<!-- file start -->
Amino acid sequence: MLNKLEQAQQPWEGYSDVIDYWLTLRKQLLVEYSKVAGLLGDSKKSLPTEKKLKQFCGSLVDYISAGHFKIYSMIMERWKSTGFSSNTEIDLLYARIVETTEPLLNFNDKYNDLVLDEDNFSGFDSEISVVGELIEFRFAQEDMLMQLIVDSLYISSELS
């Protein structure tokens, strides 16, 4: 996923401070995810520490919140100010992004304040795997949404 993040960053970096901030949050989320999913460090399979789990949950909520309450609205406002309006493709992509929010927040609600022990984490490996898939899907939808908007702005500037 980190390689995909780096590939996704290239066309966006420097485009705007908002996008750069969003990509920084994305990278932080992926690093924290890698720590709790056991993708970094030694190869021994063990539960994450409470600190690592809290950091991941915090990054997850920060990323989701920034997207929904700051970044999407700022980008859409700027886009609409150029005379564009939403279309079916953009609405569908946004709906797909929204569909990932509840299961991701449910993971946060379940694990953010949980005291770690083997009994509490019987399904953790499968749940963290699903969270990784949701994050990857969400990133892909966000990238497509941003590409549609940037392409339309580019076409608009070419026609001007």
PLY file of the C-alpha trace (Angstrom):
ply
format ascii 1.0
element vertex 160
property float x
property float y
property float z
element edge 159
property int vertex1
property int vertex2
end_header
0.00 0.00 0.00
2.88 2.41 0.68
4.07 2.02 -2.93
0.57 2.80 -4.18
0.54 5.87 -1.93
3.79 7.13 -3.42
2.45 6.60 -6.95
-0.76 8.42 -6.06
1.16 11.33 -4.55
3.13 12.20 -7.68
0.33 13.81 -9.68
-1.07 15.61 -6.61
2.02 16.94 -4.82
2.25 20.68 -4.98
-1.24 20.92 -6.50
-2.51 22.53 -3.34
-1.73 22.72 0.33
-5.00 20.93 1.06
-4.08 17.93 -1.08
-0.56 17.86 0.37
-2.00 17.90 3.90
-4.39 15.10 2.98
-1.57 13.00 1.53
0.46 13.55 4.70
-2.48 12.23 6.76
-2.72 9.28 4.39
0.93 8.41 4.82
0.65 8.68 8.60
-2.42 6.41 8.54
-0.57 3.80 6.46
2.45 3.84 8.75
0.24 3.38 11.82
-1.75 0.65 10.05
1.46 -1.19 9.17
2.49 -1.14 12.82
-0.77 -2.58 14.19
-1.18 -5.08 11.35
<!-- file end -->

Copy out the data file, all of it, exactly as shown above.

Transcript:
Amino acid sequence: MLNKLEQAQQPWEGYSDVIDYWLTLRKQLLVEYSKVAGLLGDSKKSLPTEKKLKQFCGSLVDYISAGHFKIYSMIMERWKSTGFSSNTEIDLLYARIVETTEPLLNFNDKYNDLVLDEDNFSGFDSEISVVGELIEFRFAQEDMLMQLIVDSLYISSELS
């Protein structure tokens, strides 16, 4: 996923401070995810520490919140100010992004304040795997949404 993040960053970096901030949050989320999913460090399979789990949950909520309450609205406002309006493709992509929010927040609600022990984490490996898939899907939808908007702005500037 980190390689995909780096590939996704290239066309966006420097485009705007908002996008750069969003990509920084994305990278932080992926690093924290890698720590709790056991993708970094030694190869021994063990539960994450409470600190690592809290950091991941915090990054997850920060990323989701920034997207929904700051970044999407700022980008859409700027886009609409150029005379564009939403279309079916953009609405569908946004709906797909929204569909990932509840299961991701449910993971946060379940694990953010949980005291770690083997009994509490019987399904953790499968749940963290699903969270990784949701994050990857969400990133892909966000990238497509941003590409549609940037392409339309580019076409608009070419026609001007």
PLY file of the C-alpha trace (Angstrom):
ply
format ascii 1.0
element vertex 160
property float x
property float y
property float z
element edge 159
property int vertex1
property int vertex2
end_header
0.00 0.00 0.00
2.88 2.41 0.68
4.07 2.02 -2.93
0.57 2.80 -4.18
0.54 5.87 -1.93
3.79 7.13 -3.42
2.45 6.60 -6.95
-0.76 8.42 -6.06
1.16 11.33 -4.55
3.13 12.20 -7.68
0.33 13.81 -9.68
-1.07 15.61 -6.61
2.02 16.94 -4.82
2.25 20.68 -4.98
-1.24 20.92 -6.50
-2.51 22.53 -3.34
-1.73 22.72 0.33
-5.00 20.93 1.06
-4.08 17.93 -1.08
-0.56 17.86 0.37
-2.00 17.90 3.90
-4.39 15.10 2.98
-1.57 13.00 1.53
0.46 13.55 4.70
-2.48 12.23 6.76
-2.72 9.28 4.39
0.93 8.41 4.82
0.65 8.68 8.60
-2.42 6.41 8.54
-0.57 3.80 6.46
2.45 3.84 8.75
0.24 3.38 11.82
-1.75 0.65 10.05
1.46 -1.19 9.17
2.49 -1.14 12.82
-0.77 -2.58 14.19
-1.18 -5.08 11.35